Mary considers it an honor to be part of the RAW gallery, and is available for consignment work - landscape art, and portraits of children and pets.
Becky has been creating jewelry since 1995. Her inspiration comes from many sources, from a spectacular stone that nature has spent thousands of years molding, an exquisitely hand-crafted glass bead, vibrant color combinations, and other artists' endless creativity. Her techniques include fused glass, fired-silver clay, wire-wrapping, mixed media, soutache, quilled paper, zipper art, and enameling. Each piece has been individually designed, so no two pieces are alike, which is what keeps her going in pursuit of her obsession. Exploring new methods will be her never-ending quest.
Becky is also a needle felting artist working with wool to create several collections including Wild Birds, characters from the Alice in Wonderland and the Wizard of Oz, Irish Gnomes, and Egg Carton Critters. Each needle felted character she makes takes on its own personality. Her felted wool and paper quilling projects have extended into creating framed pieces. She extends her heartfelt thanks to all of her customers!
Originally from Livingston, Montana, Carol Uptagrafft lived in Big Timber until the age of nine when her father accepted a job in the Midwest and moved the family to Massillon, Ohio, and seven years later, to East Chicago, Indiana where she graduated from Roosevelt High School. After graduation Carol attended Indiana Northwest in Gary, Indiana, eventually transferring to IU in Bloomington, Indiana where she graduated with a Bachelor of Arts degree in art and a degree in art education.
Carol taught art in the elementary schools in Seymour, Indiana for six years, simultaneously earning her Master’s Degree in Art Education. When her parents retired back to Montana in 1976 and settled in Libby (Big Timber winters were too cold and windy), Carol followed them back to the west shortly thereafter. She settled in Spokane, WA where she met and married her husband, Patrick. They eventually moved to Idaho where Carol taught elementary education for the Lakeland School District for 23 years. She has two children, a daughter who is married and an artist living in Seattle, and a son who is in the Coast Guard stationed in Port Angeles.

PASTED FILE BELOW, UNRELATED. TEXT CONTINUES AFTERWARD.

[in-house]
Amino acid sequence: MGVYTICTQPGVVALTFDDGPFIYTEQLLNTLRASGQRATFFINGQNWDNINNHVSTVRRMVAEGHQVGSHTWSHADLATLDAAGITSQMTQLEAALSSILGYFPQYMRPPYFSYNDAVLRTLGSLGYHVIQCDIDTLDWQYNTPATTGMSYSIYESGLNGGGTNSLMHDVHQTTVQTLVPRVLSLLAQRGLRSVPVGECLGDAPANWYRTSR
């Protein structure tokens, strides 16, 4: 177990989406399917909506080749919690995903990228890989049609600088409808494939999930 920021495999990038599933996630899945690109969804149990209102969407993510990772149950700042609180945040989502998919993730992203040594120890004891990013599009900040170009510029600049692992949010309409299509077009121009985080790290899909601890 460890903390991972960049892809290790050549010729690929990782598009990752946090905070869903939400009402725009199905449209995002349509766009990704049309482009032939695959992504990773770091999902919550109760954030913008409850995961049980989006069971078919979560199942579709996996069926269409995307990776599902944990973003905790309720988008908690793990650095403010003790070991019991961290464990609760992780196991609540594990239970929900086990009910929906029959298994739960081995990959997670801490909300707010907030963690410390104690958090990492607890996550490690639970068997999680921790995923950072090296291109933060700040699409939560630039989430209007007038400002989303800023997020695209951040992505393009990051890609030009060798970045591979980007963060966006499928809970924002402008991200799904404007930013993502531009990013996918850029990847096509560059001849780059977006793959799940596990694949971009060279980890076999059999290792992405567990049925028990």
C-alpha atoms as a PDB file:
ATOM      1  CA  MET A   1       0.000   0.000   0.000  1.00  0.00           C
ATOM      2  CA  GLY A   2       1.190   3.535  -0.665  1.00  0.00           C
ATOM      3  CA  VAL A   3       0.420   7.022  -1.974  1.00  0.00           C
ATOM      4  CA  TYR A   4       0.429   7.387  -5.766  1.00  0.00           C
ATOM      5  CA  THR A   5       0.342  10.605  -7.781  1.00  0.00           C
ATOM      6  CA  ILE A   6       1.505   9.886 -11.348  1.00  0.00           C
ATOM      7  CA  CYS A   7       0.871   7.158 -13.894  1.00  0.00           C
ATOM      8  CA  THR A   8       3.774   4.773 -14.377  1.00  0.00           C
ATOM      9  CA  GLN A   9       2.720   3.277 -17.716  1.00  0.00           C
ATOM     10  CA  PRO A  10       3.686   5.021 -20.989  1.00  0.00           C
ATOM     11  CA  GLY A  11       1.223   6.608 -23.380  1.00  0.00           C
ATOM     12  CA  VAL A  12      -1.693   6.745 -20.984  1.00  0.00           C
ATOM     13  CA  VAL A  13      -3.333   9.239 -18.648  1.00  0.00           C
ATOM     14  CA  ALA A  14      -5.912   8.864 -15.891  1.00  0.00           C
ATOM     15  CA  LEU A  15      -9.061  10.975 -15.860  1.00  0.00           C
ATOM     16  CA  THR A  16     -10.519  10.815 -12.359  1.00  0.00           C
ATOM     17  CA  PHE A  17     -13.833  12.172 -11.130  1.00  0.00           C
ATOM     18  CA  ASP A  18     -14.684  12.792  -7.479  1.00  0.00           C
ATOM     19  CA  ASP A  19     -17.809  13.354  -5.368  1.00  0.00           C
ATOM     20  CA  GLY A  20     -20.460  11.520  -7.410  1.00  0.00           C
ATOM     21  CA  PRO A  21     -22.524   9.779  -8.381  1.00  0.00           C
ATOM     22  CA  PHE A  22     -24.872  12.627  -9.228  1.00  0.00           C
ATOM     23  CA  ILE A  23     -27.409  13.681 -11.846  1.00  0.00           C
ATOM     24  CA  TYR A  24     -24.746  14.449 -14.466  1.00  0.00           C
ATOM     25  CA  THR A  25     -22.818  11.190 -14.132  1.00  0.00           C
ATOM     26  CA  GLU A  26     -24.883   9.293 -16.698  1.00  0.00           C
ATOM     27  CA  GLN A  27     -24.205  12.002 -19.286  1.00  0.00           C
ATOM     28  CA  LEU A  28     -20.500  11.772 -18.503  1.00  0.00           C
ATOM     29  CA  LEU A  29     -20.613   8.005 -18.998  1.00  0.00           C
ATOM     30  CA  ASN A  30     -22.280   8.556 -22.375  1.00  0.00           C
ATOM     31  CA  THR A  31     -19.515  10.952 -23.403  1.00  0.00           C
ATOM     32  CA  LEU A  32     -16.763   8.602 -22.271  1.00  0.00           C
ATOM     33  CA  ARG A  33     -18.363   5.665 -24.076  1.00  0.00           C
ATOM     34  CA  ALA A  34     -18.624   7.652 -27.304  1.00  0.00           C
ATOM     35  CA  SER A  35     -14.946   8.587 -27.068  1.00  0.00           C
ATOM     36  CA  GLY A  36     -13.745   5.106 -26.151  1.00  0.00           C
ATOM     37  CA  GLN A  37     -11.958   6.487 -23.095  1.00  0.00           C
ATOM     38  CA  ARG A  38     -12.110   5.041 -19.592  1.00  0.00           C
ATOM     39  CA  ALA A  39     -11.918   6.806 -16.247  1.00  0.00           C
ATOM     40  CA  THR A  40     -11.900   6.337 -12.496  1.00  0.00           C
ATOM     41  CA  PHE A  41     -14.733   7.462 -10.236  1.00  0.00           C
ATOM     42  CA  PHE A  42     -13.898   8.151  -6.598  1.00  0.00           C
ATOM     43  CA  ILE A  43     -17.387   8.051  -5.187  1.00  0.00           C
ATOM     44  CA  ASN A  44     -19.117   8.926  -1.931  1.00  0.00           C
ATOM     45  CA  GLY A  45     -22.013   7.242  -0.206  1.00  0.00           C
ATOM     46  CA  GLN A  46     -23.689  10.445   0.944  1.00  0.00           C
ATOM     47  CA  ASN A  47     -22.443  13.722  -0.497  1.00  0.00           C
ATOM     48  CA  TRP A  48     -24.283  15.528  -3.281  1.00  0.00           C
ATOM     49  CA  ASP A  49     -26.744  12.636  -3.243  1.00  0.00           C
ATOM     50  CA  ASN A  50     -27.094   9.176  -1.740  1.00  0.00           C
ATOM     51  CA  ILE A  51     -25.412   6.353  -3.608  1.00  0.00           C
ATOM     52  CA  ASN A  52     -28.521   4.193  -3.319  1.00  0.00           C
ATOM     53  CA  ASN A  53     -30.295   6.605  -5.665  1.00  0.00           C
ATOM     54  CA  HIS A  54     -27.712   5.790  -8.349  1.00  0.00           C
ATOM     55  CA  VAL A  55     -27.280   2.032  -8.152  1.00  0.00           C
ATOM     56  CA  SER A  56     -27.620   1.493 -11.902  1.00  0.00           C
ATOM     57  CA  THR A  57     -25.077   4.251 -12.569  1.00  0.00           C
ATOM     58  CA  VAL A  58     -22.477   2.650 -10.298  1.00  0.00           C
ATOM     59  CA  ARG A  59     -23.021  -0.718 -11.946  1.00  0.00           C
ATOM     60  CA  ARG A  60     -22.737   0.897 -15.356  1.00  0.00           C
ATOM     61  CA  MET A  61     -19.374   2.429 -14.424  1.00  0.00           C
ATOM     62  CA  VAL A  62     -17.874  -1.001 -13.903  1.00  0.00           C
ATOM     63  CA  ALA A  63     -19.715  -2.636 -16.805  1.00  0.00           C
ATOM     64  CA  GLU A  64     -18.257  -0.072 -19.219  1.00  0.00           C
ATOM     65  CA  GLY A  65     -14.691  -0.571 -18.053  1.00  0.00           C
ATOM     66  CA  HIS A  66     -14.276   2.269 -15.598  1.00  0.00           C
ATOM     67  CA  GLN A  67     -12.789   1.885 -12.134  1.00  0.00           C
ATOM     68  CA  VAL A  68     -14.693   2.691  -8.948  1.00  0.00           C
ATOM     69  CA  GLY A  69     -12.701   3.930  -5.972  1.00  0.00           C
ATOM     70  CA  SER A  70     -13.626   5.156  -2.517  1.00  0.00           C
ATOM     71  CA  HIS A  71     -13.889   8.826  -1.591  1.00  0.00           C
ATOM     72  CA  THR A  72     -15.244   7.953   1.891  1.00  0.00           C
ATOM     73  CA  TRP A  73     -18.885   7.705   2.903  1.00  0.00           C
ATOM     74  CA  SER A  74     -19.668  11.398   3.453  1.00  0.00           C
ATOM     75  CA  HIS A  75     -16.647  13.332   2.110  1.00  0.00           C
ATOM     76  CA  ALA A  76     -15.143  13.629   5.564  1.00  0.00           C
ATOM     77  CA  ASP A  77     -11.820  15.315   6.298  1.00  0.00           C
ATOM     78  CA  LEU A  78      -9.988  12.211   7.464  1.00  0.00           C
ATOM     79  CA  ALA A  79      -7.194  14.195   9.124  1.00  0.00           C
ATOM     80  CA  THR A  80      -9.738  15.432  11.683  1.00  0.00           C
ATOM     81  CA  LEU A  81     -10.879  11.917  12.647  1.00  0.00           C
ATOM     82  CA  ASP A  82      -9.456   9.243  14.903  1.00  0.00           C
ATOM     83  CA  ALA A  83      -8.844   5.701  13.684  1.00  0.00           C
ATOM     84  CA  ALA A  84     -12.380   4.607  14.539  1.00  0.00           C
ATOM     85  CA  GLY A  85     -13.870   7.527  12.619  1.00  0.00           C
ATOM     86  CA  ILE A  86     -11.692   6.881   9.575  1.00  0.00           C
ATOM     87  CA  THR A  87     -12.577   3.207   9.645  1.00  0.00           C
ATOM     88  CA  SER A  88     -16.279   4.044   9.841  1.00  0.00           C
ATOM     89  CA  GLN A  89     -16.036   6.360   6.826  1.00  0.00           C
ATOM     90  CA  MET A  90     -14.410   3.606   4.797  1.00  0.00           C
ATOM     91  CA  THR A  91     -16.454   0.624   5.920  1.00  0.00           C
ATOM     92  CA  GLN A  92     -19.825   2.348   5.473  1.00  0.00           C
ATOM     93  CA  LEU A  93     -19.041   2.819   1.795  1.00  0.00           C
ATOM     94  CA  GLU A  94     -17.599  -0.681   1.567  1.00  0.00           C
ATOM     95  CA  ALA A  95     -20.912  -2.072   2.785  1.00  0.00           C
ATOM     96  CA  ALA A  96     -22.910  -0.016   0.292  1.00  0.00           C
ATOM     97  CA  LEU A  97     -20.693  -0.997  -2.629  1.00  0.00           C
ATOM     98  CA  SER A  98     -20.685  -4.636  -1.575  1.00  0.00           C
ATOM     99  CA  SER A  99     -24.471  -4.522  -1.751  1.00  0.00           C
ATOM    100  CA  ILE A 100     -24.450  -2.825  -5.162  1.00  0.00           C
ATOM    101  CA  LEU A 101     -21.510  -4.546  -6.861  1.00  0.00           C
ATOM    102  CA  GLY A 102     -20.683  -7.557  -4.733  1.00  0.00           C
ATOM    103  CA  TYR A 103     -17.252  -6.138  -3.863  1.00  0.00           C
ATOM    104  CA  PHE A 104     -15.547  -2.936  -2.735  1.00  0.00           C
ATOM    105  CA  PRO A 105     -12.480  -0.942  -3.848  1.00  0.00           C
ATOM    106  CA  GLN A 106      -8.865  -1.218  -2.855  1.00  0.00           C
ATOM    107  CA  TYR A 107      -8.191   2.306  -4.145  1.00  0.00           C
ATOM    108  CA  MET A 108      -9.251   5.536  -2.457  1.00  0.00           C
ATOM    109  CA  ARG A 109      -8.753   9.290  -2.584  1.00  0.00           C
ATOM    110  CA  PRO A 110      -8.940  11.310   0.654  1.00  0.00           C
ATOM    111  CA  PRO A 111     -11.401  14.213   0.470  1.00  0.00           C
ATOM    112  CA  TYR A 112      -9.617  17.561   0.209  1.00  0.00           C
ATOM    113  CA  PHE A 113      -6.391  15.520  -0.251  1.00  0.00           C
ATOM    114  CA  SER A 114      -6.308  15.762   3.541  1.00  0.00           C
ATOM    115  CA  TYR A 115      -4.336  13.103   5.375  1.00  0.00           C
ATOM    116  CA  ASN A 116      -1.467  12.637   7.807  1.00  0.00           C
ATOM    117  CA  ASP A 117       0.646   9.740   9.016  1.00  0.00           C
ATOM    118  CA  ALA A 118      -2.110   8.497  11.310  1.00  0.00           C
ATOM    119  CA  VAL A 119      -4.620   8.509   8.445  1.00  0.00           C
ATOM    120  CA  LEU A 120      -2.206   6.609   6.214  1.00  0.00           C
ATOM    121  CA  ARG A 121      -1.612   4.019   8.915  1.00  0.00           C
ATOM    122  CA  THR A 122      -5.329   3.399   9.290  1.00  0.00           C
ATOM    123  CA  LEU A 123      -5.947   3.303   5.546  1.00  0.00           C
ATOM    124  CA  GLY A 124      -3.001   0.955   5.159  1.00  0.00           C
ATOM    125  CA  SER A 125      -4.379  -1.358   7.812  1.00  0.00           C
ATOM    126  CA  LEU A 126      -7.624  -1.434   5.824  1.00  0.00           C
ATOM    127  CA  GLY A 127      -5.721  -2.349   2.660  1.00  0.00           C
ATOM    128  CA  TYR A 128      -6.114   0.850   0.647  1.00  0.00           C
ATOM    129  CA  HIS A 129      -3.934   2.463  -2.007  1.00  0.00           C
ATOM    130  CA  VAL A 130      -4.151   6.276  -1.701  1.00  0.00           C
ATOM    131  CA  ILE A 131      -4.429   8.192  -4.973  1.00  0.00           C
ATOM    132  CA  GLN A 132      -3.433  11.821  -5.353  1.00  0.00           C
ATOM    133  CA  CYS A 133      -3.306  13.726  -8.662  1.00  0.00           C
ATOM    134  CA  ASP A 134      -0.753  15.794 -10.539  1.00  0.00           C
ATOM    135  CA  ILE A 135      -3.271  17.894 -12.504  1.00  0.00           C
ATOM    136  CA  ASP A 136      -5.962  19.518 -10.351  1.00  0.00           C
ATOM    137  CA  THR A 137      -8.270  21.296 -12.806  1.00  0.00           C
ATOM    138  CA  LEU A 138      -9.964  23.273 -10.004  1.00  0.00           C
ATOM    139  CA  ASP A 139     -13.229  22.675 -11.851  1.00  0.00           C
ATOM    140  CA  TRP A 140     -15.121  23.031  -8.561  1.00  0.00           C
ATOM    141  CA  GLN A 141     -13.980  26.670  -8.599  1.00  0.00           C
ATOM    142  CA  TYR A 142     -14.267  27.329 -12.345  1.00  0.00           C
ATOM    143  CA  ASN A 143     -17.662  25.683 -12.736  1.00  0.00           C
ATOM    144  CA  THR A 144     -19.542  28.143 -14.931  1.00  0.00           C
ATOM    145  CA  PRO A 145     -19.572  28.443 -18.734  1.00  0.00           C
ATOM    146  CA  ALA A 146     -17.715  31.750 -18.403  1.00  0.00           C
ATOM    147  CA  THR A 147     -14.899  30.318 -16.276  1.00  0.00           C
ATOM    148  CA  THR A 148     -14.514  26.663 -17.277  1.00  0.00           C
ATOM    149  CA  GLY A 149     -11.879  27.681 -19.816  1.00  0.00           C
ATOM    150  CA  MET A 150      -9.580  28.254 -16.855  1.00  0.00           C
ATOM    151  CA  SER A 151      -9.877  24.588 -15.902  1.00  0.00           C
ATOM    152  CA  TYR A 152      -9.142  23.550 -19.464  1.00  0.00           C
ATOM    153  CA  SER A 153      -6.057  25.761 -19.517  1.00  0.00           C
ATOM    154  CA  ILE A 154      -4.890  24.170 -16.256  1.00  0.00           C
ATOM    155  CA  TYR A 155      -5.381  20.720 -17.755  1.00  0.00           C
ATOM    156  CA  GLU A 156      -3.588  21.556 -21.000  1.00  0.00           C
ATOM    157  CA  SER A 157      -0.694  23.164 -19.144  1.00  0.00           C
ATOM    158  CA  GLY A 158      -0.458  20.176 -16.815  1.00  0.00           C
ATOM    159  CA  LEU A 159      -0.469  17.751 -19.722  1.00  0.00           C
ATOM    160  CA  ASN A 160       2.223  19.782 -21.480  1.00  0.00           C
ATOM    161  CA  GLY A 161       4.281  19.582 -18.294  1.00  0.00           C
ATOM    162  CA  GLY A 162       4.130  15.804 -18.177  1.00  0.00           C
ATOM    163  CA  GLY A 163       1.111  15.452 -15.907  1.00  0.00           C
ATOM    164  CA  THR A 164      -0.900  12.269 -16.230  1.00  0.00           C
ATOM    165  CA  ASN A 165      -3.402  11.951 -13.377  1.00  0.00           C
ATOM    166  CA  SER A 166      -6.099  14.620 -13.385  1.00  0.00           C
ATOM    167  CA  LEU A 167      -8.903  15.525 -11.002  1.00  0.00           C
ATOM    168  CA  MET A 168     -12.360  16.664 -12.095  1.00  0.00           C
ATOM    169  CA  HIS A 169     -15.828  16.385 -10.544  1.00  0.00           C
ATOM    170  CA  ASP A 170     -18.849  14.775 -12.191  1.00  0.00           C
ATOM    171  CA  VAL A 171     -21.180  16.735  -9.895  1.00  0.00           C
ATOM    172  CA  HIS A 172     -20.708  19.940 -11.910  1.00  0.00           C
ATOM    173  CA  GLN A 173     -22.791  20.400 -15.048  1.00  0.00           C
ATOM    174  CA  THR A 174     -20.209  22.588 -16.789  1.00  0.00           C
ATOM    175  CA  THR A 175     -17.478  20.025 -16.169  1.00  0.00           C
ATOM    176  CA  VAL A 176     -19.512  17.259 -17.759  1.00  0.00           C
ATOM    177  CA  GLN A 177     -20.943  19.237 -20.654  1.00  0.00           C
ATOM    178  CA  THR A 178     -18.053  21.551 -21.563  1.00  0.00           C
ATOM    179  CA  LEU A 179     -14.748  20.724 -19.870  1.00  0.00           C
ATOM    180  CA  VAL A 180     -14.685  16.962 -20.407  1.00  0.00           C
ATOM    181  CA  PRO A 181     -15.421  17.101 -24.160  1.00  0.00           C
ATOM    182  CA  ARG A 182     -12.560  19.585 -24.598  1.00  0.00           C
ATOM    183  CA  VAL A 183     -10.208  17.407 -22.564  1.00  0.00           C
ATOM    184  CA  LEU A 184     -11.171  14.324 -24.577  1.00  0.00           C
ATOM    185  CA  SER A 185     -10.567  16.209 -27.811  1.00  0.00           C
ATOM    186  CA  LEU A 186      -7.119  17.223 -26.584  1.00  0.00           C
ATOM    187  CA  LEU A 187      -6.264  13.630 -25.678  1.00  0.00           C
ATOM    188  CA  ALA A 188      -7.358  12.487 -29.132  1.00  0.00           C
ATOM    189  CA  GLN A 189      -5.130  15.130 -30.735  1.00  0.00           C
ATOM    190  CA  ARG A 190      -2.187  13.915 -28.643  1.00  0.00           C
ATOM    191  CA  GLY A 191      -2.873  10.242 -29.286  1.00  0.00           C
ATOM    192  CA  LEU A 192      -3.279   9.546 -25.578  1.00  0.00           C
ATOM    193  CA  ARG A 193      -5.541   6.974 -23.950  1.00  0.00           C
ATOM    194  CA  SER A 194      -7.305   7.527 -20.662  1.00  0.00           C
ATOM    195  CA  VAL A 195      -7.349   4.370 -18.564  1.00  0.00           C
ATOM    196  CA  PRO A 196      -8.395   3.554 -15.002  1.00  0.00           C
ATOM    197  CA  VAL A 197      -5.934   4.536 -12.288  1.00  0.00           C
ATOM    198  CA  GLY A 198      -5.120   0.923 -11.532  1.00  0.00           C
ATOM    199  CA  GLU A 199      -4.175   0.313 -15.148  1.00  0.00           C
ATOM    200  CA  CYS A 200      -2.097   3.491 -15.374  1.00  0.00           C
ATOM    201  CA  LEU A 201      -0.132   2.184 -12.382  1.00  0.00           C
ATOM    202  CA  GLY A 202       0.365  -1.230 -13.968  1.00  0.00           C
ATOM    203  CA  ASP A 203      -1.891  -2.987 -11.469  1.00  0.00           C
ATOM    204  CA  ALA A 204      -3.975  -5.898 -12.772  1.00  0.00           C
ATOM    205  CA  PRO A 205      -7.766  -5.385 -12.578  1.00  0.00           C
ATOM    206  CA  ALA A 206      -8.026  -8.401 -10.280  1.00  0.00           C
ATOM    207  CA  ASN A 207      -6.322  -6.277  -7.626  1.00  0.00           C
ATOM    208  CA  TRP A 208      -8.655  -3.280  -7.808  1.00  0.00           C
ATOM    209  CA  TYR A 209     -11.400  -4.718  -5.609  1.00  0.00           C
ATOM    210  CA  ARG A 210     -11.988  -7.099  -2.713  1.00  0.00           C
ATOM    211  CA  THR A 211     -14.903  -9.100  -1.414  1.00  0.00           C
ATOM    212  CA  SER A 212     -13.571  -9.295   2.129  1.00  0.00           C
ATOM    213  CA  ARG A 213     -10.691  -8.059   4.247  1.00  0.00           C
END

When her mother passed away and left Carol a mobile home, she and her husband Patrick bought a lot and had the trailer moved to south Libby. They have remodeled it and have enjoyed returning to it monthly to embrace life in and around Libby. Carol and her husband enjoy hiking, fishing and snowshoeing. After 35 years of visiting her parents, it has been fun to be able to relax and appreciate the beauty of the area. Carol enjoys painting and pottery, teaching a children's summer pottery class for the Citizen Council of the Arts in Coeur'd Alene for the past twenty years. During the school year she teaches an afterschool art class at Twin Lakes Elementary in Rathdrum. Lately, Carol’s art interest has focused on rosemaling (Norwegian folk art), tole painting (mainly signs) and Christmas ornaments dabbling in watercolor and a bit of pottery.
Raised in Fortine Montana, Tori transitioned to Superior Montana where she taught middle and high school for 31 years. Arts and crafts have always been Tori's passion. She loves working with her hands, especially pottery because the creative possibilities are endless. She also enjoys soap making, stained glass, quilting, beaded jewelry, wood carving, crocheting and working with leather.
Tori is currently teaching art classes at Morrison Elementary in Troy Mt. She still resides in Superior Montana with her husband, dog and five cats.